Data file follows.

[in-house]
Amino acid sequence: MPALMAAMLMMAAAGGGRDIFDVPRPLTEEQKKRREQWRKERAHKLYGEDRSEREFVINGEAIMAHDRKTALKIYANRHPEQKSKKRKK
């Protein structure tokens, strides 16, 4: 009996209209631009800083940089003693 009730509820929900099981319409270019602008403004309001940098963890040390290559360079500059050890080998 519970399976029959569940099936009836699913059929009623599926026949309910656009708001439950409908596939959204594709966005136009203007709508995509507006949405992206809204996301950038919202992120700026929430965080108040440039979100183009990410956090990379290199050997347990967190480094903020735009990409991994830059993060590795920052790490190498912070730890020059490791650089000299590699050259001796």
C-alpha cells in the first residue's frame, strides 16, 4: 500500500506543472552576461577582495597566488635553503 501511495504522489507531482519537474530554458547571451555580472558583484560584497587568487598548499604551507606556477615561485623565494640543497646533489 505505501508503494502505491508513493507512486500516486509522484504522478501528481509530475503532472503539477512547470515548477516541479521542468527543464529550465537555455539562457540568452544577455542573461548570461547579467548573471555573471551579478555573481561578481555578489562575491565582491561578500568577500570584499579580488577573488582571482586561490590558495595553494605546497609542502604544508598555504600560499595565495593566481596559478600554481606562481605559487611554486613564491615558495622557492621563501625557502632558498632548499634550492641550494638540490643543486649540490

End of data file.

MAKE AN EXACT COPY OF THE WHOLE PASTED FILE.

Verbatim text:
[in-house]
Amino acid sequence: MPALMAAMLMMAAAGGGRDIFDVPRPLTEEQKKRREQWRKERAHKLYGEDRSEREFVINGEAIMAHDRKTALKIYANRHPEQKSKKRKK
């Protein structure tokens, strides 16, 4: 009996209209631009800083940089003693 009730509820929900099981319409270019602008403004309001940098963890040390290559360079500059050890080998 519970399976029959569940099936009836699913059929009623599926026949309910656009708001439950409908596939959204594709966005136009203007709508995509507006949405992206809204996301950038919202992120700026929430965080108040440039979100183009990410956090990379290199050997347990967190480094903020735009990409991994830059993060590795920052790490190498912070730890020059490791650089000299590699050259001796």
C-alpha cells in the first residue's frame, strides 16, 4: 500500500506543472552576461577582495597566488635553503 501511495504522489507531482519537474530554458547571451555580472558583484560584497587568487598548499604551507606556477615561485623565494640543497646533489 505505501508503494502505491508513493507512486500516486509522484504522478501528481509530475503532472503539477512547470515548477516541479521542468527543464529550465537555455539562457540568452544577455542573461548570461547579467548573471555573471551579478555573481561578481555578489562575491565582491561578500568577500570584499579580488577573488582571482586561490590558495595553494605546497609542502604544508598555504600560499595565495593566481596559478600554481606562481605559487611554486613564491615558495622557492621563501625557502632558498632548499634550492641550494638540490643543486649540490